What is it with baby boomers?
Why do we think we know everything when in fact we can be as dumb as a post?
Exhibit A: me.
It’s been more than a week now, and I am still struggling with feelings of shame and gratitude, even as people ask me jocularly, “Hey, how was your trip to Boulder?”
Fine, I reply — except for the three and a half hours a friend and I spent one afternoon in the Boulder County Hospital emergency room.
As a person who tends to live her life out loud, without much subtlety — what you see is what you get, baby — I have told this story to virtually everyone within a 100-foot radius in the PG newsroom, so I might as well go big and tell the rest of you why I am so ashamed … and so grateful.
I went to Boulder to celebrate a friend’s 60th birthday (there are a lot of those going on these days for those of us born in 1954). It was a beautifully planned weekend — great hotel, parties, picnics, hikes, birthday dinner at one of those chic restaurants where the master sommelier stands at the end of a long table and tells you all about the “terroir” of the wine you are about to drink.
What could be better?
That Friday, I met an acquaintance who was to drive me to Boulder, and as we were heading out of Denver she pointed out a nondescript building on a corner near the state capitol, noting that it was a “recreational” pot shop — one of many that have popped up since Colorado voters made it legal last fall.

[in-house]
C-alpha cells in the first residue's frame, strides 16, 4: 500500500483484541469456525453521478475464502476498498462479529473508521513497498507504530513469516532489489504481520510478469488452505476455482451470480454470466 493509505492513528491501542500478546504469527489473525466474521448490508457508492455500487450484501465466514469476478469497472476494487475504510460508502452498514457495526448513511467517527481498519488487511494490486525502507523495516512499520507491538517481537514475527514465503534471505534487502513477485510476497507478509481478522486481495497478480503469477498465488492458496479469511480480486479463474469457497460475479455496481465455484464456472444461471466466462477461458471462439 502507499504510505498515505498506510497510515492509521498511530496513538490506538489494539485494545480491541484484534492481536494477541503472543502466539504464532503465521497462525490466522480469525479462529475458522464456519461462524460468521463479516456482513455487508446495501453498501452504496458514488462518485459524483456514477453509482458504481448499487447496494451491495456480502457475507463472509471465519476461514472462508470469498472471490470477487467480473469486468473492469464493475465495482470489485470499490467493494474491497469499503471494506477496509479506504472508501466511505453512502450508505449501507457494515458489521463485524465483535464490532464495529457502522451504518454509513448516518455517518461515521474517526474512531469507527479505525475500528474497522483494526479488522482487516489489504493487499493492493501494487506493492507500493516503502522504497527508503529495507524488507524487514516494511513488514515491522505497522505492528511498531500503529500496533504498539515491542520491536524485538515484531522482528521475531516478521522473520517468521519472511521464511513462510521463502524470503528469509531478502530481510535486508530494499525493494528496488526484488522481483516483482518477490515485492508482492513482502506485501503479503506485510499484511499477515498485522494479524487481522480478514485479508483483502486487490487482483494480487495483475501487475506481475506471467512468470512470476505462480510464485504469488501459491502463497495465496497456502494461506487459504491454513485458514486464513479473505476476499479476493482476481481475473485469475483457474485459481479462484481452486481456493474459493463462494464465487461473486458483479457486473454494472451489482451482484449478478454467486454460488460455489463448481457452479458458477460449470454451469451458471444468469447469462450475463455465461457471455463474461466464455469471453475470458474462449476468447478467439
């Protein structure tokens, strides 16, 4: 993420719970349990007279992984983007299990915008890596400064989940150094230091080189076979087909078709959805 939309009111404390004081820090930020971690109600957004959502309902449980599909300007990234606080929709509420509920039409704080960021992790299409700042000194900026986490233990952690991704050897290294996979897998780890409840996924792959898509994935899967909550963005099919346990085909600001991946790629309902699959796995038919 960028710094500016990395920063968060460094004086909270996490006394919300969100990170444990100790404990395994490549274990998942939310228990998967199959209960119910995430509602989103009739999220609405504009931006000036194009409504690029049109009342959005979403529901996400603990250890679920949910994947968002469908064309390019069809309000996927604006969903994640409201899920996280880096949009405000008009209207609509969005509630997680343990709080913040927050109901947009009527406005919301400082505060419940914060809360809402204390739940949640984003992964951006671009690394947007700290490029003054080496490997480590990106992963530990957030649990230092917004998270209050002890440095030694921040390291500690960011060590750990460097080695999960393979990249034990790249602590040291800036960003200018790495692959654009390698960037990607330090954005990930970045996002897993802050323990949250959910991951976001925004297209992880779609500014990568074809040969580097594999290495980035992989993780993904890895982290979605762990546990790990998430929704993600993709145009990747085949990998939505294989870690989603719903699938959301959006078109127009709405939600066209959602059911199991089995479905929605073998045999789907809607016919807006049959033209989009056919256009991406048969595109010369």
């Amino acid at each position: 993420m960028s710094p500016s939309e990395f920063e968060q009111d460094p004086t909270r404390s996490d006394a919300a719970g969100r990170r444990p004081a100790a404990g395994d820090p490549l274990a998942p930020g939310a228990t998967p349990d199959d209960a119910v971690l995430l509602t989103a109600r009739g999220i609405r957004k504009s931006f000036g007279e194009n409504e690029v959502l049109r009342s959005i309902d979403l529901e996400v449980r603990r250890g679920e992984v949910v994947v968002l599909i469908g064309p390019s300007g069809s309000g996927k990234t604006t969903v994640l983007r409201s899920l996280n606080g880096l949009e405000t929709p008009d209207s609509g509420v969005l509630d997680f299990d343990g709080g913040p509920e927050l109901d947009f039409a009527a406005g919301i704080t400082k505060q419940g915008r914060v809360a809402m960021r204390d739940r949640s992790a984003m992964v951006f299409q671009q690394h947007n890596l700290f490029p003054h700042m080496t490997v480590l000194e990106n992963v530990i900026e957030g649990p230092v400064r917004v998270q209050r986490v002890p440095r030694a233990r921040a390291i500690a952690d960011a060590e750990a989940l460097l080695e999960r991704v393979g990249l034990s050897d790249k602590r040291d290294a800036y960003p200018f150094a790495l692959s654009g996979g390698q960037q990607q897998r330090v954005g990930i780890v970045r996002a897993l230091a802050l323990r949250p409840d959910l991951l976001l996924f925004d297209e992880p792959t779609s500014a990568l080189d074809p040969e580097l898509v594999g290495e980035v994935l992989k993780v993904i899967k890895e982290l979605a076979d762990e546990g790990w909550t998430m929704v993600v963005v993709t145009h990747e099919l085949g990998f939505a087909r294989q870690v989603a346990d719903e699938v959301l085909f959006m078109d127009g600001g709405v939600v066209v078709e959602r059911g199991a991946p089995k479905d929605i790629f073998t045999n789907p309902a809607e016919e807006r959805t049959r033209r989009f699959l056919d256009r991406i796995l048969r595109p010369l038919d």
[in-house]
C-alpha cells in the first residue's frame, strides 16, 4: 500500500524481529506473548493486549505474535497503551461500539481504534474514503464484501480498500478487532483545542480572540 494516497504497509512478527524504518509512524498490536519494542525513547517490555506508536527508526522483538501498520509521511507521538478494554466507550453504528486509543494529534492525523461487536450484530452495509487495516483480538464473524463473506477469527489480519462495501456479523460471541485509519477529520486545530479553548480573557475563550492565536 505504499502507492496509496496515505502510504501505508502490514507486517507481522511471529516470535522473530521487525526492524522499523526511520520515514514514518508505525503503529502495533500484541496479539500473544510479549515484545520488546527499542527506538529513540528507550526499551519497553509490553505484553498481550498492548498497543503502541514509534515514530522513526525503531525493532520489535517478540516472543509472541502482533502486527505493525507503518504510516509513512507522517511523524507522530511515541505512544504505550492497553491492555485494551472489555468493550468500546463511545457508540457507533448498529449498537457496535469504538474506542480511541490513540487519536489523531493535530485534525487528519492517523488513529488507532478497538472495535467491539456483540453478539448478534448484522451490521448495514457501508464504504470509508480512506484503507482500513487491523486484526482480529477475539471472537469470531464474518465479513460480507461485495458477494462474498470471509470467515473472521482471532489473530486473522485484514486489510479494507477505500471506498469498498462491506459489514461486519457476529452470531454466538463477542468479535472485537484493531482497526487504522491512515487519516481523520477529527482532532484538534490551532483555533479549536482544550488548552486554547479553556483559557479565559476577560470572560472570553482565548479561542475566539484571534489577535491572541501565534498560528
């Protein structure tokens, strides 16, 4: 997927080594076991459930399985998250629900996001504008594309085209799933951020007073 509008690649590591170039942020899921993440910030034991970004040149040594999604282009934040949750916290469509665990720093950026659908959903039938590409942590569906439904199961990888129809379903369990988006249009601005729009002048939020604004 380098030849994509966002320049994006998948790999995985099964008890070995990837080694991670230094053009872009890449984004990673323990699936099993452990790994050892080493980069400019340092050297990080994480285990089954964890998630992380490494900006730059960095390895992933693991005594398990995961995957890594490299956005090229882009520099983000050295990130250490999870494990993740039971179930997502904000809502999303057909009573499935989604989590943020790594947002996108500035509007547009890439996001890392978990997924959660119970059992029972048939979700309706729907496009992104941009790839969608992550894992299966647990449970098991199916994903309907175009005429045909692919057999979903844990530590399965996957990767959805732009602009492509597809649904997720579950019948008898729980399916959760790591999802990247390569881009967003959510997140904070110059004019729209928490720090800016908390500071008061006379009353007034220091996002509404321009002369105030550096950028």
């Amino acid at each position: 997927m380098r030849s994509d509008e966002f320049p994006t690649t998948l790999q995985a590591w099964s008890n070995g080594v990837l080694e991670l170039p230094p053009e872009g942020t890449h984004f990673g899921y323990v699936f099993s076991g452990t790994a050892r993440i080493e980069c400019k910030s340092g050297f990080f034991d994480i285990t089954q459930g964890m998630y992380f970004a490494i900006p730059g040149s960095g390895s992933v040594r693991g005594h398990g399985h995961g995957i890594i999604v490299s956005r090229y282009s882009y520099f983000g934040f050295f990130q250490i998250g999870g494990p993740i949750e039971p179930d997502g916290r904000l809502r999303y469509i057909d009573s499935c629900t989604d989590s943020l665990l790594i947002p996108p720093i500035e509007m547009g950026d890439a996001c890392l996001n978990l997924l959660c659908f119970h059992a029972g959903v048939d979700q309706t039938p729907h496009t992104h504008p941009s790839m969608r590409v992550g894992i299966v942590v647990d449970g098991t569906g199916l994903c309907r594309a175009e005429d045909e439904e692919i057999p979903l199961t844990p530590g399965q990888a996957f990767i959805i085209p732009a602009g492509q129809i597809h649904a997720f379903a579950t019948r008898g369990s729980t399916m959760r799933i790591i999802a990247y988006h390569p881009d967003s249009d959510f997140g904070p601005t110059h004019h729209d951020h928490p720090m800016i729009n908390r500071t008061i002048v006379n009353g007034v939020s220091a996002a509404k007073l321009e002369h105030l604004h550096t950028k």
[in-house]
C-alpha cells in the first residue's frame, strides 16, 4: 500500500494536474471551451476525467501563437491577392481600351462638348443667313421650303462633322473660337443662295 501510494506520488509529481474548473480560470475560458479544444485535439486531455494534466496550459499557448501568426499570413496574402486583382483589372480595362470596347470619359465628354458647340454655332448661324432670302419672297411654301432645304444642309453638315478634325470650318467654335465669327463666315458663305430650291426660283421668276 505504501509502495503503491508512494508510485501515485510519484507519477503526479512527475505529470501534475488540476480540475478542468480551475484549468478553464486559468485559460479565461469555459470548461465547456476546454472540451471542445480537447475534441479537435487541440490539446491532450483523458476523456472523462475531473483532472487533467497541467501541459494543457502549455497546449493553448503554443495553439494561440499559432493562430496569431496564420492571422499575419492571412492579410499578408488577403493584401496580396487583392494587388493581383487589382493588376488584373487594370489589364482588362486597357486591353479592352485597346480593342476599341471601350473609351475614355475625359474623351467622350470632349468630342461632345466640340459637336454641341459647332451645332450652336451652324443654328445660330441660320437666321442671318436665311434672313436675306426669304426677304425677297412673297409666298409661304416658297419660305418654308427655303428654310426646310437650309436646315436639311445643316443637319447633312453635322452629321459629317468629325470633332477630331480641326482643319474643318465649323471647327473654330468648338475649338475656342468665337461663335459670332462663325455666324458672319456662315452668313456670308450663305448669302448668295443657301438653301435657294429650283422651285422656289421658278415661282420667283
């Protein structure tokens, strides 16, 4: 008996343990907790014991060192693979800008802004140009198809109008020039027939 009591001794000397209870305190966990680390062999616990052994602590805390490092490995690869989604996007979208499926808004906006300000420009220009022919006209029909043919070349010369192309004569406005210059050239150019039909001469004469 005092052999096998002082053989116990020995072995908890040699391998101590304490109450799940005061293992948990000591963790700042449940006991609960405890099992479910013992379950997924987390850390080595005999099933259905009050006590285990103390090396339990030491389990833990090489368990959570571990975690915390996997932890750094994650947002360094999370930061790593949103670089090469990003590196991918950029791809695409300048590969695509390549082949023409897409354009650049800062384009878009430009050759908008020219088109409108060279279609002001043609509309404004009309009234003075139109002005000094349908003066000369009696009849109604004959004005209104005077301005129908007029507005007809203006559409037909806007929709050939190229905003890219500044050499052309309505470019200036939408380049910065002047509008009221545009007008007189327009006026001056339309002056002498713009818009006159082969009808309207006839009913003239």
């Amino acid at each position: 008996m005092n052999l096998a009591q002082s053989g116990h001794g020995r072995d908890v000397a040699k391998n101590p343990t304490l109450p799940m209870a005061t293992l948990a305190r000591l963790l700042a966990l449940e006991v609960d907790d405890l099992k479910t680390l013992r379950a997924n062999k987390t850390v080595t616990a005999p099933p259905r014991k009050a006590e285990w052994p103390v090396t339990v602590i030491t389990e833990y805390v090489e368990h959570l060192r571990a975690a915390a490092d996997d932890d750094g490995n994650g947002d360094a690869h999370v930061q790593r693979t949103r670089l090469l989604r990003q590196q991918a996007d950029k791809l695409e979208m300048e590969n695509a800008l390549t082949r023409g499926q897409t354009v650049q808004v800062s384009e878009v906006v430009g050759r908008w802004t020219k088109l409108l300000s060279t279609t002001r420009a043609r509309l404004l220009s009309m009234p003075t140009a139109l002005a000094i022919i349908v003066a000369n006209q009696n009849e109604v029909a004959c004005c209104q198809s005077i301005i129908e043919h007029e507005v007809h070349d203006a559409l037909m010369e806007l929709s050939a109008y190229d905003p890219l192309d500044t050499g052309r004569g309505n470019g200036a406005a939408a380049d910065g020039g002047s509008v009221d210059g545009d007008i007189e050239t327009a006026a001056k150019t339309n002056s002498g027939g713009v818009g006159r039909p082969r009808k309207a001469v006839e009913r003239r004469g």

“Oooh!” I said, “let’s get a picture of me standing in front of the sign that says ‘Recreational Marijuana!’ ”
After all, I am a reporter, curious about everything. I’ve written about medical marijuana and the battle to legalize it in Pennsylvania. Might as well do a little research while I’m here.
I smoked pot in college, although not voraciously. I am not a pothead, unlike so many of my fellow baby boomers — lawyers, scientists, psychologists, journalists — late 50- and 60-somethings who do spend much of their leisure time with a nice buzz on.
We took the picture, then looked at each other.
We went inside, two proper ladies of a certain age. Not a tattoo on us, anywhere. I was actually feeling a bit cocky — hey, I’m an old hand at this, I may look 59, but I am a child of the Sixties.
To the callow youth of a salesman: “I should like to buy a joint, please!” My friend bought a little packet of “Mile High” mint chocolate, like the Andes brand you can buy at Giant Eagle, feeling like wicked schoolgirls playing hooky — except it was all legal.
We drove to Boulder, parked and walked to a restaurant for lunch. On our way, she ate half of a strip of the chocolate and offered me the other half. I ate half of the half.
Thirty minutes later, we were seated outdoors, nibbling on salads, when this woman, who was very nice but who I hardly knew, gave me a quizzical look and passed out.
It took me at least a few seconds to absorb what had happened, or to realize that I had actually stepped outside my body and was watching her slump in her chair. I got up — or at least I watched myself get up —and went to her. It was like being in a bad Dennis Hopper movie. I knew my lines, though, and watched myself call out to the wait staff: “My friend has fainted! Call the paramedics!”